Hearable Company Highlights 

Apple led the market for hearables by capturing 50.2% share during the quarter. New products such as the refreshed AirPods and the latest from the Beats lineup helped the company grow 218.2% compared to last year. With the iPhone business facing challenges, Apple’s wearables business, particularly the popularity of the AirPods, is helping the company once again become the de facto standard though this time it’s for hearables.

Samsung, thanks to its self-branded devices and the JBL brand, captured the second position during the quarter. The highly publicized Galaxy Buds were one of the company’s most popular pair of hearables as the pair was bundled with the purchase of Samsung’s latest smartphone. Additionally, the JBL Tune 500BT managed to capture a large share as the low price and wide availability helped move a lot of volume.

Xiaomi’s AirDots (amongst other models) helped the company capture the third position. Though the company primarily sells its hearables in China, Xiaomi has already started to make inroads in other markets such as Europe and the Middle East with its smartphones and wrist bands. IDC expects Xiaomi to follow suit with its hearables.

Bose, a company with a long history of headphones and other audio products, ranked fourth in this market. The company’s long lineage in audio and premium offering has helped set the company apart from the remainder of the pack. The QC35ii and the SoundSport Free were two of its most popular products during the quarter. The latest Headphones 700 and upcoming Earbuds 500 should help the company maintain momentum in the upcoming quarters.

ReSound, the parent company of Jabra, rounded out the top 5 with 5.1% share and 132.9% growth. Jabra’s Elite Active 65t have been extremely popular as an alternative to Apple’s AirPods and have also been promoted heavily on Amazon’s store, allowing the company to pitch itself as a strong consumer brand in addition to its preexisting headset business that is targeted at office workers. At IFA 2019, Jabra announced the next version of the Elite Active series, which helps modernize the hearables and should provide healthy competition for others on the list.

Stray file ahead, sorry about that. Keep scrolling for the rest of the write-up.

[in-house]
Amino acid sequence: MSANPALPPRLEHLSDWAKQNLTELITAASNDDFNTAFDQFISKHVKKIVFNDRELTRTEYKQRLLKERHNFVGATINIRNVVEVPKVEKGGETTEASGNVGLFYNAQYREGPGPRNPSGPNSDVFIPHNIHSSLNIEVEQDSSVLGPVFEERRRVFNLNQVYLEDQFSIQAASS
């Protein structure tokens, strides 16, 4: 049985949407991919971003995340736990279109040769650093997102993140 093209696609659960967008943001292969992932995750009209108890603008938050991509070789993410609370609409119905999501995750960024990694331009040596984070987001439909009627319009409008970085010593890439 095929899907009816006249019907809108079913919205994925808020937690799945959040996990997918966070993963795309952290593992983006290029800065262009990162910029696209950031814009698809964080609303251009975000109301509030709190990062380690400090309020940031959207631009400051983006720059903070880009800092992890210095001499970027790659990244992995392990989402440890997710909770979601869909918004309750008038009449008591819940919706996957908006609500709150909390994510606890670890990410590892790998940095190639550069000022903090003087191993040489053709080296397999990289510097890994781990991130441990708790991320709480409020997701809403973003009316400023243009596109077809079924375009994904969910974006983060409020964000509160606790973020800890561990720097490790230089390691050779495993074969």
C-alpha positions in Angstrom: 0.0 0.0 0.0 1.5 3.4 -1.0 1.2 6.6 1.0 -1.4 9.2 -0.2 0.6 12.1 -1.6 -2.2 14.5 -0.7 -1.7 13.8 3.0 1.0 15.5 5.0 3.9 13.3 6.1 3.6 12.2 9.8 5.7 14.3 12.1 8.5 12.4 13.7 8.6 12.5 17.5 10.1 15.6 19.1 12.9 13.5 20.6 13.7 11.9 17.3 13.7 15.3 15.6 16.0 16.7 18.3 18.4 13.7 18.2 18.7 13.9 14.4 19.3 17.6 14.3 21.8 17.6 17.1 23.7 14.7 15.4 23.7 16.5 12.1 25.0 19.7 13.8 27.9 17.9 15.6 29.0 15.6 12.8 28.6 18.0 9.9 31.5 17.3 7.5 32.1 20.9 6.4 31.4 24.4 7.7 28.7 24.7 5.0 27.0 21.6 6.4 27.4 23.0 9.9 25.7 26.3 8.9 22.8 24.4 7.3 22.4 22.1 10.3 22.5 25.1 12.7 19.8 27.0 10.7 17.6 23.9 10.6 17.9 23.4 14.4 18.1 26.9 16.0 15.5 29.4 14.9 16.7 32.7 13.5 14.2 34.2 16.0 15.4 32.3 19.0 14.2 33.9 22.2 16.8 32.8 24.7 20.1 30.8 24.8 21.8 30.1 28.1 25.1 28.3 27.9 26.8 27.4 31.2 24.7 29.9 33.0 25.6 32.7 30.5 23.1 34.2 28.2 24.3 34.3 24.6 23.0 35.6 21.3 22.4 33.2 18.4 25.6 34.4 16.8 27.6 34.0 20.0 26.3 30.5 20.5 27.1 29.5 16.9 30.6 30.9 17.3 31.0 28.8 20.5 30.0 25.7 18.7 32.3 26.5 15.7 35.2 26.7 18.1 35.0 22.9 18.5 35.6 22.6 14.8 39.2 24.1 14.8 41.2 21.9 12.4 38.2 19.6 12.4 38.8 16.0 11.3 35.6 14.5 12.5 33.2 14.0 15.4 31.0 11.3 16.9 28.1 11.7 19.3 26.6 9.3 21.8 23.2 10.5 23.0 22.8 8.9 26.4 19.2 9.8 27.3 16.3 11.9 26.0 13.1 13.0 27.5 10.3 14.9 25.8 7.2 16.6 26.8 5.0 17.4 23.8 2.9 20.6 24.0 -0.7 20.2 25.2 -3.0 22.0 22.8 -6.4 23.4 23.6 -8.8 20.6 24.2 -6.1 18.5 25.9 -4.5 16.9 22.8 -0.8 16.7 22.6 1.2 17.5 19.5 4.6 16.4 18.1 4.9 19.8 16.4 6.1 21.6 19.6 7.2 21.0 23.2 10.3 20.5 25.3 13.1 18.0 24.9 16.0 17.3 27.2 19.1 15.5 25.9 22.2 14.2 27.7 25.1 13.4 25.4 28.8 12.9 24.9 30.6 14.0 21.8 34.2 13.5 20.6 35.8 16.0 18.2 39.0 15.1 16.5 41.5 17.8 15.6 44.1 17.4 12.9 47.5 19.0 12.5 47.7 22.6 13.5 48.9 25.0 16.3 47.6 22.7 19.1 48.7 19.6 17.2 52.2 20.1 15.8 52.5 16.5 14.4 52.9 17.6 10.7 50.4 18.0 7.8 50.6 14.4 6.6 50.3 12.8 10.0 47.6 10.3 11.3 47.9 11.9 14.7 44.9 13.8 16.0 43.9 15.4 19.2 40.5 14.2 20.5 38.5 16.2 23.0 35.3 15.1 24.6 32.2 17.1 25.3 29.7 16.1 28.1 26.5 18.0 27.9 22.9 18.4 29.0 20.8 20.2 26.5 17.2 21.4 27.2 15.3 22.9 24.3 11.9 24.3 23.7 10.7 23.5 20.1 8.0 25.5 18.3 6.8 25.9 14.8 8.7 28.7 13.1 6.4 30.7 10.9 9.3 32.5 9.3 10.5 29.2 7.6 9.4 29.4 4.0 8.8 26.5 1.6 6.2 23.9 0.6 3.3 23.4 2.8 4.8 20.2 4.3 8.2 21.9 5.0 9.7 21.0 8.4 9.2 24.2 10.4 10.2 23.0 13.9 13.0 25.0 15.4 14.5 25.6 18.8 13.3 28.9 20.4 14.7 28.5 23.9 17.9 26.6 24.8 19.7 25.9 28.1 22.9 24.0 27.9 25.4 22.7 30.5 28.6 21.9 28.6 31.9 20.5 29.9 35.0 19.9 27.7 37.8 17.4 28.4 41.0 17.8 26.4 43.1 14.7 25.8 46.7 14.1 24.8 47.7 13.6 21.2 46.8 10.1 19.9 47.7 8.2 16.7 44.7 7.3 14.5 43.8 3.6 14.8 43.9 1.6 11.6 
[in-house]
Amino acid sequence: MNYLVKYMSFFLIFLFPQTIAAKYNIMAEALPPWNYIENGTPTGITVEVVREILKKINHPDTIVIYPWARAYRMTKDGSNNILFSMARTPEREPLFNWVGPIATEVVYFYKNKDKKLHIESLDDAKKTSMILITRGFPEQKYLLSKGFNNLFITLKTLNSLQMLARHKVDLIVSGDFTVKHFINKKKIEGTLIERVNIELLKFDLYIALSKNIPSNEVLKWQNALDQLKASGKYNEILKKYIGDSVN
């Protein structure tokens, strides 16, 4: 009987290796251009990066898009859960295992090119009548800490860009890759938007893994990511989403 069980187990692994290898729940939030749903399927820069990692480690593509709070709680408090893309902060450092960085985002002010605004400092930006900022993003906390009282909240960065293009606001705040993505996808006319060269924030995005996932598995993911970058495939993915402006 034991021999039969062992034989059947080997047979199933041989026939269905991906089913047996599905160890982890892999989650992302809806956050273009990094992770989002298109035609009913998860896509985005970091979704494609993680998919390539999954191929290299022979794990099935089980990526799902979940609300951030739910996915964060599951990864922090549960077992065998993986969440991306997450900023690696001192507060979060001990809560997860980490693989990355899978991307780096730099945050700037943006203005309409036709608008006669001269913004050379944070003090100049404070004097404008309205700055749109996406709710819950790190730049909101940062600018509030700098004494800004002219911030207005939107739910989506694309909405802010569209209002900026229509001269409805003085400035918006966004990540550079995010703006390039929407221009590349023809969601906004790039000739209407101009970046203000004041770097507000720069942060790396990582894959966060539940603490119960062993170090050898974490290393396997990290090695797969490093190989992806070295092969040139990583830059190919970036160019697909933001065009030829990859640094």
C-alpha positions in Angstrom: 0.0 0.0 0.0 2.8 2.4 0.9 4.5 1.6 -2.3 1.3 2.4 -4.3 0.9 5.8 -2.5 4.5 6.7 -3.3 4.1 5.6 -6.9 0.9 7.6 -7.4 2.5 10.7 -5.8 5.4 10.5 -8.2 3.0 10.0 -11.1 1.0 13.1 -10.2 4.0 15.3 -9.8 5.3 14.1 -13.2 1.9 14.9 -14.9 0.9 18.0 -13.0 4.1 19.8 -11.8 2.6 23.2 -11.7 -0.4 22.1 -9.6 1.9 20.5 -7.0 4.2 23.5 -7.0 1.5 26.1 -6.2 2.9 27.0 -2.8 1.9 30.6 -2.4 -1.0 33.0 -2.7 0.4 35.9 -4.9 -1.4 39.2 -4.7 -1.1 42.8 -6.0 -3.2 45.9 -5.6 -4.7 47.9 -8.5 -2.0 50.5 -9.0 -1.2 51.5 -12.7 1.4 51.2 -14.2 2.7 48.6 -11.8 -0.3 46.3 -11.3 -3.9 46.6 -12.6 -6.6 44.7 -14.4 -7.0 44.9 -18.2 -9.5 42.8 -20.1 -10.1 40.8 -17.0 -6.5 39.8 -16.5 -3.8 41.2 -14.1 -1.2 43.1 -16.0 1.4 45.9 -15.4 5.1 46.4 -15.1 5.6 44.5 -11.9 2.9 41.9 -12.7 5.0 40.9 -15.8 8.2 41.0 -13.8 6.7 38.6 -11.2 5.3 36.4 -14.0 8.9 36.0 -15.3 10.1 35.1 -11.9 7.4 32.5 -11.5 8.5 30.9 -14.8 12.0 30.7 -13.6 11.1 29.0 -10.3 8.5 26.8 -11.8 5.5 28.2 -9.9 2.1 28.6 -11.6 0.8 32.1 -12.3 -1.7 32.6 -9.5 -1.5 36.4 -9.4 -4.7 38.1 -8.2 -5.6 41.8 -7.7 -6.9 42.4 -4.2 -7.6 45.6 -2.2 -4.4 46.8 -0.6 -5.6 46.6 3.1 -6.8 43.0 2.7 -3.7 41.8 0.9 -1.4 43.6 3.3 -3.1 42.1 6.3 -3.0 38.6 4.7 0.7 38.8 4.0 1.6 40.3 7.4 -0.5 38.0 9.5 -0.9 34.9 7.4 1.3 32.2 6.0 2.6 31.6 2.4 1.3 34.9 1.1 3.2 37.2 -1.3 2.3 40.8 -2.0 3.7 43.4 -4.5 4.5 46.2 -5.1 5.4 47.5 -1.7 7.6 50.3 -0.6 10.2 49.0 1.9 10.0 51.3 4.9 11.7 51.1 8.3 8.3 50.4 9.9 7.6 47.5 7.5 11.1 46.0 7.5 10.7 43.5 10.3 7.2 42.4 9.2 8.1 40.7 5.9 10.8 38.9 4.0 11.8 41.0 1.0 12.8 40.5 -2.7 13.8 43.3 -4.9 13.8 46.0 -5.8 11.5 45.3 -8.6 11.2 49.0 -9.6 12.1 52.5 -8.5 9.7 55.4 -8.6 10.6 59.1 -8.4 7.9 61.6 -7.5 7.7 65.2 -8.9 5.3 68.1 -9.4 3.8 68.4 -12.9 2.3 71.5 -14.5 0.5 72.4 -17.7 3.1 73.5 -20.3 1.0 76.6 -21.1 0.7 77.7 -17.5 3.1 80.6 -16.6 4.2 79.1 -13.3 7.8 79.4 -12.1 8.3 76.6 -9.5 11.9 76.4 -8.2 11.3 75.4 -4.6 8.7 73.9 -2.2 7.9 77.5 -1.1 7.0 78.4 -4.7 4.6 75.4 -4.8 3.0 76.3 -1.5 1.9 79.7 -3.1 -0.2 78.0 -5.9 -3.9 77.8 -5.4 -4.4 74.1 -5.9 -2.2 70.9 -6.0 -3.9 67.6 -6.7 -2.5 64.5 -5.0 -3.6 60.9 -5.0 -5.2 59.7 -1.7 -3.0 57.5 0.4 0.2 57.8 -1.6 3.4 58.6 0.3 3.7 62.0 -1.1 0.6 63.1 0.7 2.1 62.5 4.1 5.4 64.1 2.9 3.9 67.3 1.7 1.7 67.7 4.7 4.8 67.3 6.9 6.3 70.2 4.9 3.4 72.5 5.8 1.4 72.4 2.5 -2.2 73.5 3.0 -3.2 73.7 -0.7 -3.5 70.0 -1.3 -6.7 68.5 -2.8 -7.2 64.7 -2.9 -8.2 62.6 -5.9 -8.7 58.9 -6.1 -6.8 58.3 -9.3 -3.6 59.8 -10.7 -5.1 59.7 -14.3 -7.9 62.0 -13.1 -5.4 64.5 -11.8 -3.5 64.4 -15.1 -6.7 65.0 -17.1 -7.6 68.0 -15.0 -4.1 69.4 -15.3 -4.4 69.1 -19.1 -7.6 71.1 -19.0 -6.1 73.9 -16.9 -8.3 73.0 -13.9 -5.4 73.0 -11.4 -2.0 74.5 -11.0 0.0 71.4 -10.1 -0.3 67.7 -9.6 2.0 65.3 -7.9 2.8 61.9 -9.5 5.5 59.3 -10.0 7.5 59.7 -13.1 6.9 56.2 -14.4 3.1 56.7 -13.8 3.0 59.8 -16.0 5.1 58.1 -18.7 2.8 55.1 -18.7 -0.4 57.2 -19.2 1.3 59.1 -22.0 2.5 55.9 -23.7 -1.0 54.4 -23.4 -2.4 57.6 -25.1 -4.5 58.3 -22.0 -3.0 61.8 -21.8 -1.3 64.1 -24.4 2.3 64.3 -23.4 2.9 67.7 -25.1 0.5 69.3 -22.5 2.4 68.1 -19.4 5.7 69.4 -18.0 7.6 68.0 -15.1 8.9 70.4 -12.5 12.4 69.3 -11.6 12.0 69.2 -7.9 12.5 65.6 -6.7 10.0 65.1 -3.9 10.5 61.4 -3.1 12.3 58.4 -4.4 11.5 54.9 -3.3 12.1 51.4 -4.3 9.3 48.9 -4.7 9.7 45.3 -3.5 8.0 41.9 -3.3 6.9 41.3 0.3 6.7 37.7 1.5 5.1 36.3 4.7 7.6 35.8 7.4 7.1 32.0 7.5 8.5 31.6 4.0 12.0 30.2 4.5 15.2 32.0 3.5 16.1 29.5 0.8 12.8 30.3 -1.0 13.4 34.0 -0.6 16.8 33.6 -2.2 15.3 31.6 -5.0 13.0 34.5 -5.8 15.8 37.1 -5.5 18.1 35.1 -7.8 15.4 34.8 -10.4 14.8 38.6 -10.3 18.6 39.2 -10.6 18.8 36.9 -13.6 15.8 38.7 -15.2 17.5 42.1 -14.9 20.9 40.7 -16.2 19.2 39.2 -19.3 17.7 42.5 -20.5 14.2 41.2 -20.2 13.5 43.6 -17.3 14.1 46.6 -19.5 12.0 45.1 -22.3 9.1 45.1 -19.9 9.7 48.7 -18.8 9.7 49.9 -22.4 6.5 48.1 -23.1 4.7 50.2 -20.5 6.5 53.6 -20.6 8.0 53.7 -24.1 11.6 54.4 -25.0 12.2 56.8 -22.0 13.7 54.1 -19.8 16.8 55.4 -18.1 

Top 5 Wearable Companies, Hearable Devices only, by Shipment Volume, Market Share, and Year-Over-Year Growth, Q2 2019 (shipments in millions)

2Q19 Market 
2Q18 Market 
Year Growth
1. Apple15.950.2%5.055.2%218.2%
2. Samsung3.310.2%0.910.2%252.1%
3. Xiaomi2.16.5%0.32.8%714.8%
4. Bose1.85.7%0.55.1%288.1%
5. ReSound1.65.1%0.77.7%132.9%
Source: IDC Worldwide Quarterly Wearables Tracker, September 9, 2019

Note: IDC defines Earwear/Hearables as the wearables that hang on or plug into the ear. The device must operate wirelessly and provide stereo sound while also including at least one of the following features:

  • Track health/fitness (e.g., Samsung Gear IconX).
  • Modify audio, and not just noise reduction (e.g., Nuheara IQbuds).
  • Provide language translation on the device (e.g., Waverly Labs).
  • Enable smart assistants at the touch of a button or through hotword detection even if the assistant is running on another device such as a smartphone (e.g., Apple’s AirPods and Google’s Pixel Buds).

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Phishing attacks hook into iOS



The number of phishing attacks targeting users of Mac computers, iOS-based mobile devices, and the associated web services ecosystem to lure them into fraudulent schemes has reached 1.6 million in the first half of 2019 (H1-19) – proving that the growing number of users of popular digital devices is clearly attracting more and more cybercriminals!